Women are worldwide underrepresented in science. This is especially noticeable in the future-oriented MINT subjects – mathematics, computer science, natural sciences and technology. The International Day of Women and Girls in Science on 11 February, which was initiated by UNESCO in 2015, emphasises the importance of women and girls in science. Dr Adrienne Hammerschmidt, chemist and member of the board of directors at MEET Battery Research Center of the University of Münster (WWU), explains the opportunities and challenges for female scientists and makes helpful proposals for planning a career in science.
Why did you decide on a scientific career in chemistry?
Hammerschmidt: “Chemistry was already my favourite subject at school and studying this discipline was therefore the next step for me. The idea of staying in science developed during my doctorate in inorganic solid-state chemistry. After a family break, I had the chance to return to the University of Münster to join the special research area ‘Ion Movement in Materials with Disordered Structures – from Elementary Step to Macroscopic Transport’. I was able to continue thematically with my doctorate in a future-oriented subject area while at the same time achieving a good work-life balance.”
What advice do you offer young female scientists who decide to pursue a career in chemistry?
Hammerschmidt: “Networking is extremely important. Both the classic way of making contacts at congresses or trade fairs and presenting your own research results are very important. Be self-confident and show what you can do. A stay abroad during your doctorate or in a post-doctoral programme is also recommended to gain experience and expand your own network. Further training is also beneficial, such as in my case the WWU programme "Women Manage Academia". In general, it is important to keep in mind the multitude of career opportunities. Research management for example becomes more and more important. It is an extremely fascinating field, not only for women, of course, but also for women.”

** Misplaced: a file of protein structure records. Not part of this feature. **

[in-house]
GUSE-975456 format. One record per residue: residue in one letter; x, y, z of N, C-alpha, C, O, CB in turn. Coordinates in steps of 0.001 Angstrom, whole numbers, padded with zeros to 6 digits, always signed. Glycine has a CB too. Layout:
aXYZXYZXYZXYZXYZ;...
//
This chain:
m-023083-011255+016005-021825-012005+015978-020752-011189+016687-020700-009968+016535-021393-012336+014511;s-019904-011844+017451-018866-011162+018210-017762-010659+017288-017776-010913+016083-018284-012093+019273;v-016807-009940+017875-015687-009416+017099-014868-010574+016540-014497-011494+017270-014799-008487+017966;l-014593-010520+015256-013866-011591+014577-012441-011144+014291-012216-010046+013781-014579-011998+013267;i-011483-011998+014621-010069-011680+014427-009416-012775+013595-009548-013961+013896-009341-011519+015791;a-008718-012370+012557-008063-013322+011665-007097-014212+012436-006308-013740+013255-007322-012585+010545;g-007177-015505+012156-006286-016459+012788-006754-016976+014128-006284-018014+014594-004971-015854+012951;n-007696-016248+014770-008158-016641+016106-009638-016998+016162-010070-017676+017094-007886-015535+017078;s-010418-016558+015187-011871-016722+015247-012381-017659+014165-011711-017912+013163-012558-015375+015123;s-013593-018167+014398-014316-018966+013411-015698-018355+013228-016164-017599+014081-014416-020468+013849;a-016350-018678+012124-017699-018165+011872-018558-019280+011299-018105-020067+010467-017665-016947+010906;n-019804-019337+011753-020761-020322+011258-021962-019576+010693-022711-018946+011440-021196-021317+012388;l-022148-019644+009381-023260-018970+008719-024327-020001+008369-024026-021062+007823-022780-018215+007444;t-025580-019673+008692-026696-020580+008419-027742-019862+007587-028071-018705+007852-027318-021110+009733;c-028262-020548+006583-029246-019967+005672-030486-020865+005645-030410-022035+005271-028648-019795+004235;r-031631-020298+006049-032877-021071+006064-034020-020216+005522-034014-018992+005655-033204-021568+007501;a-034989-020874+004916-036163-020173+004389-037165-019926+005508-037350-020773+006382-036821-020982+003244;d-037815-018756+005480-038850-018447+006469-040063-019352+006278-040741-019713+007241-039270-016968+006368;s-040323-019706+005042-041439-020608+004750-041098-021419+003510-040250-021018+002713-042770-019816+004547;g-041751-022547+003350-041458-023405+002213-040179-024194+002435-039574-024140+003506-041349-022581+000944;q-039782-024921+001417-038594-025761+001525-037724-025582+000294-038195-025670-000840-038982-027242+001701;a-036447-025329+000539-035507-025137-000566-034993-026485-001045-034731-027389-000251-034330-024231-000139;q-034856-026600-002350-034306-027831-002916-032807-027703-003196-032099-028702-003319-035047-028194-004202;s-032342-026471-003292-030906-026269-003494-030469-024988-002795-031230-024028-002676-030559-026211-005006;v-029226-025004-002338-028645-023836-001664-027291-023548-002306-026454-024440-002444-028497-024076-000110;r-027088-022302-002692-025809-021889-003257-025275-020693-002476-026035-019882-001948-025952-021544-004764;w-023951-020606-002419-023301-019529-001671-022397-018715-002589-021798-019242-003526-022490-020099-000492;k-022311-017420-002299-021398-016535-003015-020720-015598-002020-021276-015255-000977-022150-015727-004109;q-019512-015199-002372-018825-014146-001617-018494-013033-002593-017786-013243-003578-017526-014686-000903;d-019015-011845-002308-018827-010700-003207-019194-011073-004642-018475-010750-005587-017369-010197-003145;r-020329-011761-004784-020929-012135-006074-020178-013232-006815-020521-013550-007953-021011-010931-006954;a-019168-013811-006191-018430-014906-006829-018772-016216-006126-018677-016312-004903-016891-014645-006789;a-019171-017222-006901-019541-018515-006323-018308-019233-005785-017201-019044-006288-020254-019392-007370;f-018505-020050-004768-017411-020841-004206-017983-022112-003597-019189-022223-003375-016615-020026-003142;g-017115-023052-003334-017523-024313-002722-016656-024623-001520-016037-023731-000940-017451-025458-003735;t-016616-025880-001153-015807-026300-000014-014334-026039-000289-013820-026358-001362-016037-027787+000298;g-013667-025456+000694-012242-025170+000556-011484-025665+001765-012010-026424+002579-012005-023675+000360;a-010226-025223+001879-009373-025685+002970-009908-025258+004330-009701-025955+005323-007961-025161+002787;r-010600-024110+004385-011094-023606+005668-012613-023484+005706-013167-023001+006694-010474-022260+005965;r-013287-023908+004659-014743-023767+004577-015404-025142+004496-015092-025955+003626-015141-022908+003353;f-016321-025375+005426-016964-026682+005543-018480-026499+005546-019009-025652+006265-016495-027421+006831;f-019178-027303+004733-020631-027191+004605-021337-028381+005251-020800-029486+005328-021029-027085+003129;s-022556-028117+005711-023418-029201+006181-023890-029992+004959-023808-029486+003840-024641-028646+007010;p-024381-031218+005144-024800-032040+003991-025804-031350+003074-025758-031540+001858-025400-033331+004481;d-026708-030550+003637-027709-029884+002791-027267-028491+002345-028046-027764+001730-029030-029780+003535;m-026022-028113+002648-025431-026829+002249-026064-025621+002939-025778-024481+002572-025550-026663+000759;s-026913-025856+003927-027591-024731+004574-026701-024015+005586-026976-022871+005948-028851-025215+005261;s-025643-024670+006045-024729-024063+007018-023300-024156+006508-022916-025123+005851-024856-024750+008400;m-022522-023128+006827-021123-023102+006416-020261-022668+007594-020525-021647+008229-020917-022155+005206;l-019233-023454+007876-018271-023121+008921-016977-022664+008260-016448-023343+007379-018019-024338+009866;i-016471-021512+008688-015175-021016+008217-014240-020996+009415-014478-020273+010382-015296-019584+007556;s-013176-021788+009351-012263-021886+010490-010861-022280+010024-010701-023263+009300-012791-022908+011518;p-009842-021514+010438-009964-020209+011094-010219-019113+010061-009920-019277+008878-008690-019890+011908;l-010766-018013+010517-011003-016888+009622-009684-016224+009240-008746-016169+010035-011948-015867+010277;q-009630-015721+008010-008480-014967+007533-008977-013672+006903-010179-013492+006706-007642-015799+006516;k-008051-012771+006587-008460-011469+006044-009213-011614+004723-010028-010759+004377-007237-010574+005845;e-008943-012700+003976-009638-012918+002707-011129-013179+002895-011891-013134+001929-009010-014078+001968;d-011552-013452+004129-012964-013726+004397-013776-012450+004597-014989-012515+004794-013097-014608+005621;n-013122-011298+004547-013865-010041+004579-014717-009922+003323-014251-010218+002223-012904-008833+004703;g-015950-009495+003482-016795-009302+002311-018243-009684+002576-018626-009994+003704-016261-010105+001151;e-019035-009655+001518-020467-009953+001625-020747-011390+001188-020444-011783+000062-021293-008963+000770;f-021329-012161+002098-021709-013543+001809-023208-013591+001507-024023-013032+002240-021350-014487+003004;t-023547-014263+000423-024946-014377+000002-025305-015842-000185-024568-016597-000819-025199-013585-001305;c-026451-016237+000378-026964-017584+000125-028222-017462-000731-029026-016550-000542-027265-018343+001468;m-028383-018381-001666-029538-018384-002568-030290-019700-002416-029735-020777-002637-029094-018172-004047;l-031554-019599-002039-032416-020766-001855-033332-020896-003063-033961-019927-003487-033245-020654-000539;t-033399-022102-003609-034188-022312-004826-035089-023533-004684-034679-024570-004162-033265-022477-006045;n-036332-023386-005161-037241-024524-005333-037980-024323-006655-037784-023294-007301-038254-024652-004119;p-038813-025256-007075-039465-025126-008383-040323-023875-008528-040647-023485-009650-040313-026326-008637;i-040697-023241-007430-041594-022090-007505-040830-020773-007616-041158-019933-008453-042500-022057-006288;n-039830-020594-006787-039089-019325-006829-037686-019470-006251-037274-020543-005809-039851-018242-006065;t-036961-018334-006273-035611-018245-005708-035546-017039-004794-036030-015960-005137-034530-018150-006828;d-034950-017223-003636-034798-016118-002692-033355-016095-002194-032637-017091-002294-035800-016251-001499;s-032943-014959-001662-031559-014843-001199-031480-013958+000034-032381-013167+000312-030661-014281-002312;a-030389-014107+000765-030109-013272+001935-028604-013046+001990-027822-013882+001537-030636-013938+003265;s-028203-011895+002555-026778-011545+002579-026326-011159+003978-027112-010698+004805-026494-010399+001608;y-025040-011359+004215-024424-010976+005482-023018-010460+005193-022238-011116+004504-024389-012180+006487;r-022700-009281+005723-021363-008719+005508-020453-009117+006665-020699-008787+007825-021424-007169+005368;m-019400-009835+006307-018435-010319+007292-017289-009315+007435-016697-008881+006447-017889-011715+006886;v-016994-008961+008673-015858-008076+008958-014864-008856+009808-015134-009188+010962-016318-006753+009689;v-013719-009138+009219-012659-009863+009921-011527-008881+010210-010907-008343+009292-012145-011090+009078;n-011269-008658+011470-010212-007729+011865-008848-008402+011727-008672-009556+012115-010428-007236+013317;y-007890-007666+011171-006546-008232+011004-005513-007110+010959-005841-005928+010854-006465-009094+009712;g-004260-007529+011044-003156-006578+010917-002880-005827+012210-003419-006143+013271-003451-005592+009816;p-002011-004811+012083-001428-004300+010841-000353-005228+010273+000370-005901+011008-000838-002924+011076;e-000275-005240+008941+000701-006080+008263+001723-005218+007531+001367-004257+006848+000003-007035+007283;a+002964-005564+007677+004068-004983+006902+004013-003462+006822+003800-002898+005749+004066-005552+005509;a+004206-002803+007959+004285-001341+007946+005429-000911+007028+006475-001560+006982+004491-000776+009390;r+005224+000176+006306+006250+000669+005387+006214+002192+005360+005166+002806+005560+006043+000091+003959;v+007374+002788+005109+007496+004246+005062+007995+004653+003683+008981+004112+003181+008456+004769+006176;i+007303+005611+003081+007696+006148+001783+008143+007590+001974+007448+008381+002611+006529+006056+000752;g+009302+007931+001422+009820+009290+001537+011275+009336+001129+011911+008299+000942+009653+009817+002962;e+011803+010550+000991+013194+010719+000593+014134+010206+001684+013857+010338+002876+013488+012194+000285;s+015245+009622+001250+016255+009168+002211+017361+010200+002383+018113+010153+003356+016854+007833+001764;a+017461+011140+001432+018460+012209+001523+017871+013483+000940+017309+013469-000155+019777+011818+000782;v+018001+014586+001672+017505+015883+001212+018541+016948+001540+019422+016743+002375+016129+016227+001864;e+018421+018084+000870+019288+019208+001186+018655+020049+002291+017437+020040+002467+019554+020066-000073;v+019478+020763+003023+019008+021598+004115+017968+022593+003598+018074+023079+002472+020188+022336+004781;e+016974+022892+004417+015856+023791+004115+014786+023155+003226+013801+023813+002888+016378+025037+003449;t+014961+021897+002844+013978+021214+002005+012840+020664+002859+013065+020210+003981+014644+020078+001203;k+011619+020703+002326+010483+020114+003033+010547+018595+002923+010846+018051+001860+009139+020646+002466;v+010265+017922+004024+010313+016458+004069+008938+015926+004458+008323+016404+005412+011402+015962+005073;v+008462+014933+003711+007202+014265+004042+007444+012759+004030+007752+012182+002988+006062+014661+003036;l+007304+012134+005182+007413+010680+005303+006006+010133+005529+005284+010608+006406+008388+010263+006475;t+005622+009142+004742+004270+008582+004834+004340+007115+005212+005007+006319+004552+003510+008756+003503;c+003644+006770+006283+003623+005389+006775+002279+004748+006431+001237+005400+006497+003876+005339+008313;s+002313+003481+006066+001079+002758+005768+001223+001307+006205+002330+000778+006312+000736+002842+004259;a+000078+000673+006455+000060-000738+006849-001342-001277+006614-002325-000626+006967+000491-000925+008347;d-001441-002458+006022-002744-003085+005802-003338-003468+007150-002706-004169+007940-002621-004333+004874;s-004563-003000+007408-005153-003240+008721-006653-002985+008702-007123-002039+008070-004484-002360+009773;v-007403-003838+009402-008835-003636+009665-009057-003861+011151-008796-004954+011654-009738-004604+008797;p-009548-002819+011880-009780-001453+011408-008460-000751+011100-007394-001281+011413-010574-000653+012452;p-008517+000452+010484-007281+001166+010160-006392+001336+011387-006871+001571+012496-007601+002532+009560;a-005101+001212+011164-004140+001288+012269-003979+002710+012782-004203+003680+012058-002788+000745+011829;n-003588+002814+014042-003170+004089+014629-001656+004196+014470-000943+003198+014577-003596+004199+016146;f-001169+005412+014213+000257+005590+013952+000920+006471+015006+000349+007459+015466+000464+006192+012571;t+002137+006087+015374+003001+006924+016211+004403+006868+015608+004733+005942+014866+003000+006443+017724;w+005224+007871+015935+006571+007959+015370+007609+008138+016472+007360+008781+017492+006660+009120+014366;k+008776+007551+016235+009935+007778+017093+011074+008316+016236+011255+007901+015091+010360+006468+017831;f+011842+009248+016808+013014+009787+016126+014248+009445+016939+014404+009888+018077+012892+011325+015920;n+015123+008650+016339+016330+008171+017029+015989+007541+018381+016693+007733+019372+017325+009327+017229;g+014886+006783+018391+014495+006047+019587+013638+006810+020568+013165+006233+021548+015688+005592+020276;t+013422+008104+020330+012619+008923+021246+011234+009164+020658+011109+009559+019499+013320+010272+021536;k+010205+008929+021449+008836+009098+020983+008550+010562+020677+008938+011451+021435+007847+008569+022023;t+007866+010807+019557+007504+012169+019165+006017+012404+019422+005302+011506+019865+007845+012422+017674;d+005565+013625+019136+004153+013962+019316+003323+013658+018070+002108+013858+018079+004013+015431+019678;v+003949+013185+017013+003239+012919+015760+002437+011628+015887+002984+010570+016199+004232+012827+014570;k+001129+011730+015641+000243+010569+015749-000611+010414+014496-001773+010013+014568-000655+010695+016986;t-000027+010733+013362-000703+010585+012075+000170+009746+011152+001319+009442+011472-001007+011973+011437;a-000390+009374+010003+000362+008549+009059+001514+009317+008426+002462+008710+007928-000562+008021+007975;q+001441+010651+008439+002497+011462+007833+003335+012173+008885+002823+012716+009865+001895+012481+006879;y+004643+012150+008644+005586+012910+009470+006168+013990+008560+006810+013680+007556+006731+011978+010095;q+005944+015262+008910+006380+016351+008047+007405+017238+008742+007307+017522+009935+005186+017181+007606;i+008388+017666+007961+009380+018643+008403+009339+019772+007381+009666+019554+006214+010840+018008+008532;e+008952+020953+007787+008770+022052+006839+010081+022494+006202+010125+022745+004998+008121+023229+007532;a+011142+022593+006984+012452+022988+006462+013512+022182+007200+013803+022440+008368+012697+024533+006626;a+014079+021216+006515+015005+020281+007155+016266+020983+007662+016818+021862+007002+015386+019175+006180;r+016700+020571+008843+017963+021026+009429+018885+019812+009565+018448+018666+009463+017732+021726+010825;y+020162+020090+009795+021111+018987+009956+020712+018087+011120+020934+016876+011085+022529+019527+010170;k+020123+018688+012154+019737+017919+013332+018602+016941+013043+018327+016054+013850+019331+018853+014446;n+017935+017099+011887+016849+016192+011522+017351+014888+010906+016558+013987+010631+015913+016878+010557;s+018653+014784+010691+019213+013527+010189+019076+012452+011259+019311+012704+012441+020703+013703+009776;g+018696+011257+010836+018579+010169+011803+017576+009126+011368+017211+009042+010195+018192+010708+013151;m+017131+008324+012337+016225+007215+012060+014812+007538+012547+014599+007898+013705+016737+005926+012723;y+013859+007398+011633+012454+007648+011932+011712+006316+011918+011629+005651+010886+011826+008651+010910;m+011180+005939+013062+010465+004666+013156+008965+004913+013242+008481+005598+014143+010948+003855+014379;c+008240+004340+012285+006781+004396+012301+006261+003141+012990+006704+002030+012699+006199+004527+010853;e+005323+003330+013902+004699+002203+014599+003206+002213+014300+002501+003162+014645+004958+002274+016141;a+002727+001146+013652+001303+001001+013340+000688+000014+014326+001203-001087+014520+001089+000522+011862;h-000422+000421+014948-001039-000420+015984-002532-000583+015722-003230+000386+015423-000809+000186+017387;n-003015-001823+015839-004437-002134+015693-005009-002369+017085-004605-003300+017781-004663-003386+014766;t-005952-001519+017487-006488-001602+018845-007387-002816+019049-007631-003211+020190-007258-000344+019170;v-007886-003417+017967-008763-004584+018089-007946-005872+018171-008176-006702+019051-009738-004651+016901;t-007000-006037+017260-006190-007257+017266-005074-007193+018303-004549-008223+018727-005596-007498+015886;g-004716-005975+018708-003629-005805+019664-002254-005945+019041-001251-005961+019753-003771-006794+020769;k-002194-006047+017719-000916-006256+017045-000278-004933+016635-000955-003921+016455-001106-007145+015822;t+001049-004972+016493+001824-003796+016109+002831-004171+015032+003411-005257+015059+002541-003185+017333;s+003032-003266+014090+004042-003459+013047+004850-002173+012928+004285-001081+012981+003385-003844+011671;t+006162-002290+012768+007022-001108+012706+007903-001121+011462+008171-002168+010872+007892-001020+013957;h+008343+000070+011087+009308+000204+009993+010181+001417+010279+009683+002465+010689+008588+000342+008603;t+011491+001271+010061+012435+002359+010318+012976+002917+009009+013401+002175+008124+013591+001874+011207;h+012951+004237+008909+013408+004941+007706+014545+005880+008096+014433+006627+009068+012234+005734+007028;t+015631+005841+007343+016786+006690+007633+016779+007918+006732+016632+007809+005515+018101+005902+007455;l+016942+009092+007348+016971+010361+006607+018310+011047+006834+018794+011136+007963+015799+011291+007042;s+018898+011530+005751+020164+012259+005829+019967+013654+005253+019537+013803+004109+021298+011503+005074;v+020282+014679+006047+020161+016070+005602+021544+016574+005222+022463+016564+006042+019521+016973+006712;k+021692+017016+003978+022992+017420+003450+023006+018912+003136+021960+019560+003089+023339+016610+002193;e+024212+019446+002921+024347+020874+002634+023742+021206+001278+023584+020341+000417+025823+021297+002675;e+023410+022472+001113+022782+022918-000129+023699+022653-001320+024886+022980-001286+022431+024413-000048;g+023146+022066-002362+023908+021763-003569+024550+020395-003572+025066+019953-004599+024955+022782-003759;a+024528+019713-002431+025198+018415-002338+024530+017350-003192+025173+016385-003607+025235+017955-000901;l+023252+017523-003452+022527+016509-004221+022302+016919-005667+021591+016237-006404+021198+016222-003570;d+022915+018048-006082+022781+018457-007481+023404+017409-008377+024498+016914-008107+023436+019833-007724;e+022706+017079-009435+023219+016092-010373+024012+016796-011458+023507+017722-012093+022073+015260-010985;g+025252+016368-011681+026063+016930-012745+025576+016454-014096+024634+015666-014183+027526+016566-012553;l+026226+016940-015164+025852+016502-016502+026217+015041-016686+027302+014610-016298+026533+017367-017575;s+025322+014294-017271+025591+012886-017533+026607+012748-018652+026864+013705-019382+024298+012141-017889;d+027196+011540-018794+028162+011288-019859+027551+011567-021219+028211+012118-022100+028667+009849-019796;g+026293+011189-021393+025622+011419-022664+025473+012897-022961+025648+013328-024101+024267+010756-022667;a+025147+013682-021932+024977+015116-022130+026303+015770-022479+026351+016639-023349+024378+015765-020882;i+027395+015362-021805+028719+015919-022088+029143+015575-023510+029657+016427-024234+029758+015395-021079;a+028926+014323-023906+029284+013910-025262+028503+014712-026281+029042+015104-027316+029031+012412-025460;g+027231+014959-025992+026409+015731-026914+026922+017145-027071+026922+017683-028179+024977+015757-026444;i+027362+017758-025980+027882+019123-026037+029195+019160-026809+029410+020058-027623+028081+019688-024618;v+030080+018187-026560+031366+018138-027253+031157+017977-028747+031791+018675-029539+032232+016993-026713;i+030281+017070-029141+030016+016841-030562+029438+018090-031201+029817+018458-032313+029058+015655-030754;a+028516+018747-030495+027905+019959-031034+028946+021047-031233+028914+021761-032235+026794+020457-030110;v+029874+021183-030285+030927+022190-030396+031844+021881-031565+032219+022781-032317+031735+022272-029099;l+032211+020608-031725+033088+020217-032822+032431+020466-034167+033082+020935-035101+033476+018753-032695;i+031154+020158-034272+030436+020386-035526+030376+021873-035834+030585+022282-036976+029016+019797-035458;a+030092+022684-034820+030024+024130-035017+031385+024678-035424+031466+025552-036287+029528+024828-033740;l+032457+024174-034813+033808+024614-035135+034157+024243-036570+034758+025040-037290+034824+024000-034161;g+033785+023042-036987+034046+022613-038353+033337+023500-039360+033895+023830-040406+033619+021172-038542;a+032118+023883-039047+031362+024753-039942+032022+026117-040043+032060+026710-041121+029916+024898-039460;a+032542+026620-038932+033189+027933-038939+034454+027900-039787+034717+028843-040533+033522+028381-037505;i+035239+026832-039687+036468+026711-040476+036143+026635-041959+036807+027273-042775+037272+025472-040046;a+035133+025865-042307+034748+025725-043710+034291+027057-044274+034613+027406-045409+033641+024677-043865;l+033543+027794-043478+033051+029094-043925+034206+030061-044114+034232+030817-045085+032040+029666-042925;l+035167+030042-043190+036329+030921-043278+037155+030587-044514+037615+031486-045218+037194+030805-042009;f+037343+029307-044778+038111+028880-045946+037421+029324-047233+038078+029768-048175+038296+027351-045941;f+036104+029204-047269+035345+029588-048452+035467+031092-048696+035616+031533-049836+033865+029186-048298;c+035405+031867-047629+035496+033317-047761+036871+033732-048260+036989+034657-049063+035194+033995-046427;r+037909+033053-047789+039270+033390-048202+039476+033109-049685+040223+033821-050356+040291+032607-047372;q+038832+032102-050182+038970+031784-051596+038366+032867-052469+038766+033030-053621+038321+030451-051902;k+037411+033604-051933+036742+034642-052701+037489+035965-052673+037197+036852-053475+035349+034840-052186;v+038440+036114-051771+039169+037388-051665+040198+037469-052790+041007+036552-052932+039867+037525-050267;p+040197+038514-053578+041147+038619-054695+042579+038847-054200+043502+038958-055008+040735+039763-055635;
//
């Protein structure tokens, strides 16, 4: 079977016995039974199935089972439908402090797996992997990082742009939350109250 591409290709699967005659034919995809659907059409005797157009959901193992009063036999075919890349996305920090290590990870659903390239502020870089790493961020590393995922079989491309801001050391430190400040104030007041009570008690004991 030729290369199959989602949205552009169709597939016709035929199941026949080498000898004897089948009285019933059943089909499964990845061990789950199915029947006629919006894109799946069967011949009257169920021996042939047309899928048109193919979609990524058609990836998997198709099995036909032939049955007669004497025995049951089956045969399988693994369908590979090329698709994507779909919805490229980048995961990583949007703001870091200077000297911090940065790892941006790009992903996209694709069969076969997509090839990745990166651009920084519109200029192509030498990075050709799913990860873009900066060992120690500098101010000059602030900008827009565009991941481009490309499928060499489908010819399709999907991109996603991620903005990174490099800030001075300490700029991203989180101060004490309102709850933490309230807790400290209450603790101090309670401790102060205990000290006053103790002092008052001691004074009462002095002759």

Research potential worldwide is not yet fully exploited because there are still too few highly qualified women working in research. What are the possibilities to change the situation?
Hammerschmidt: “Getting girls and women excited about research at an early age is the first step. At MEET, we take part in programmes like the ‘Mouse’ Open Day or the Girls' Day. Furthermore, we cooperate with schools in various projects. We want to inspire female chemistry students to do a master's thesis or later a doctorate in battery research through our offers in the master's module. The biggest challenge, however, lies in the qualification phase: the time during and after the doctorate often coincides with family planning. Expectant and young mothers who want to advance their careers in this phase need good coaching and appropriate structures. Specifically in chemistry, for example, the idea that pregnant women who are no longer allowed to work in the lab themselves are supported in laboratory work. And, of course, flexible childcare options. Just like the idea of both parents contributing equally to childcare, whether through shared parental leave or part-time work on both sides.”
What do you wish for the future regarding women and girls in science?
Hammerschmidt: “I wish that women could pursue their career goals as naturally as men. MEET takes a good approach and offers many options. It is extremely positive that our current junior research group is headed by a woman, Dr Karin Kleiner, who prevailed in a highly competitive selection process. I hope this example also encourages young girls and women to choose science.”